ChannelVision Magazine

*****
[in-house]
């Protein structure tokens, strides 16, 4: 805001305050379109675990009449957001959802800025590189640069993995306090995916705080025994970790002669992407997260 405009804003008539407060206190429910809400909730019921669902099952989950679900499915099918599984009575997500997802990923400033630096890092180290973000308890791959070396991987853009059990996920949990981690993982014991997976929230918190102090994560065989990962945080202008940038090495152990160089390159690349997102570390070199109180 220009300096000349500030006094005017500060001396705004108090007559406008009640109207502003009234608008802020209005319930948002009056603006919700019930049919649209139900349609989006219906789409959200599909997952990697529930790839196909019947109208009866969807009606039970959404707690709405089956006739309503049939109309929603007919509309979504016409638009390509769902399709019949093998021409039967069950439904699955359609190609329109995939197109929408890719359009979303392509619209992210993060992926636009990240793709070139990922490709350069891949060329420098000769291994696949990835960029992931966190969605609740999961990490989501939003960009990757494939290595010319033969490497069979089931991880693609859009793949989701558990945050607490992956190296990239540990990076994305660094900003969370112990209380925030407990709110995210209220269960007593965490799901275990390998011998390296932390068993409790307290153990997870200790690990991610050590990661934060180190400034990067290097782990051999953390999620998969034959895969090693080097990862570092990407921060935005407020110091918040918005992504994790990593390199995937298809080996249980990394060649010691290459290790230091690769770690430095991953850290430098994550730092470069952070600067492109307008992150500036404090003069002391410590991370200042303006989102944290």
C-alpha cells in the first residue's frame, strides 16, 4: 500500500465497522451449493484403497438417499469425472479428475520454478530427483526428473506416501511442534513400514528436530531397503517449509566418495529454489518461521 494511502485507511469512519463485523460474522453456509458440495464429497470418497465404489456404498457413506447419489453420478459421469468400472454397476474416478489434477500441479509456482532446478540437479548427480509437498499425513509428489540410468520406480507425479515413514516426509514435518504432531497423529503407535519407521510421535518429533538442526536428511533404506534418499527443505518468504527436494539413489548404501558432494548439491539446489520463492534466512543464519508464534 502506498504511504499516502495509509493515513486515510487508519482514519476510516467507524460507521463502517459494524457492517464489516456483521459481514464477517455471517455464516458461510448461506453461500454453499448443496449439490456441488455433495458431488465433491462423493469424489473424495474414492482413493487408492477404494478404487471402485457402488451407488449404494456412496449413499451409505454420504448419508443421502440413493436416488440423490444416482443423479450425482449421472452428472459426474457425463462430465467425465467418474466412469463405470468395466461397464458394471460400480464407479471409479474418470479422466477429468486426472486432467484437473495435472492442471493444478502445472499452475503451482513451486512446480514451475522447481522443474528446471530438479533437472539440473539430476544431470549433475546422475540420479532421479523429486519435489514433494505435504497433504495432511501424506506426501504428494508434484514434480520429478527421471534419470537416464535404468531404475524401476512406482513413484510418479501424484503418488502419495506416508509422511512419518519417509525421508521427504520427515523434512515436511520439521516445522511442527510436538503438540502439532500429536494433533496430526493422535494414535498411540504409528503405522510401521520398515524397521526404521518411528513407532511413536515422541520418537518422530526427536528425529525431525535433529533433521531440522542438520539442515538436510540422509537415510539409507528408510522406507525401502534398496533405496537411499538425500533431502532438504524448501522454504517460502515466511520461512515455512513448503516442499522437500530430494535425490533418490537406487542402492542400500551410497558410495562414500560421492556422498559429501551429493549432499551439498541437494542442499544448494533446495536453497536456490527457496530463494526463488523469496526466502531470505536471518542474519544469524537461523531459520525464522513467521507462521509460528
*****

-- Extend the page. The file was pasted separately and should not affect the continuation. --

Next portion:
The first is that partners pay to get certified. The certification programs that were put in place in the 1990s were both about education on prod- ucts and technical knowledge to hold a position in the IT department of a company. In other words, it wasn’t just about Cisco; it was about best prac- tices in networking and troubleshooting. These certification programs launched a whole industry. They also became requirements for jobs. This meant that these companies, these vendors, had brand ambassadors in every company. Were you going to champion Linux or UNIX over Microsoft if you were a Microsoft Certified Solutions Expert (MCSE)? What brand of switches and routers is a Cisco Certified Net- work Associate (CCNA) going to opt for, Juniper or Cisco? These partners eat the dog food. (The National Science Foundation [NSF] programs from Microsoft ensured that Microsoft partners used – and then promoted – MS products.) The next component is the most important: Demand. Cisco and Microsoft create demand for their products. They have two of the most recognized brands and companies in the world (which brings up the third thing missing from most provider’s partner program). They market to great demand – and the partners are there to fulfill that demand. In telecom, the demand has to be created on the street by the partners (with a few rare excep- tions such as Comcast, AT&T and Verizon). Cisco and Microsoft partners design their business around the vendor. Some may also have HP or Dell or Xerox lines of business, but the majority of the business is about the main vendor. Sales are targeted around Cisco in order to maintain status with the vendor. The manu- facturer status – Gold, Silver, etc. – provides for discounts, market development funds and levels of support. The support level is paramount for the success of the partner. Microsoft often jokes that every time they change something, their partners earn reve- nue. Installation, repair, maintenance, hosting, By Peter Radizeski Lessons fromLeaders E veryone wants a channel program as successful as Cisco and Microsoft. But not everyone provides the three big components that trigger the success of those programs. channel management Why your channel program is not like Cisco’s and Microsoft’s Channel Vision | March - April, 2018 54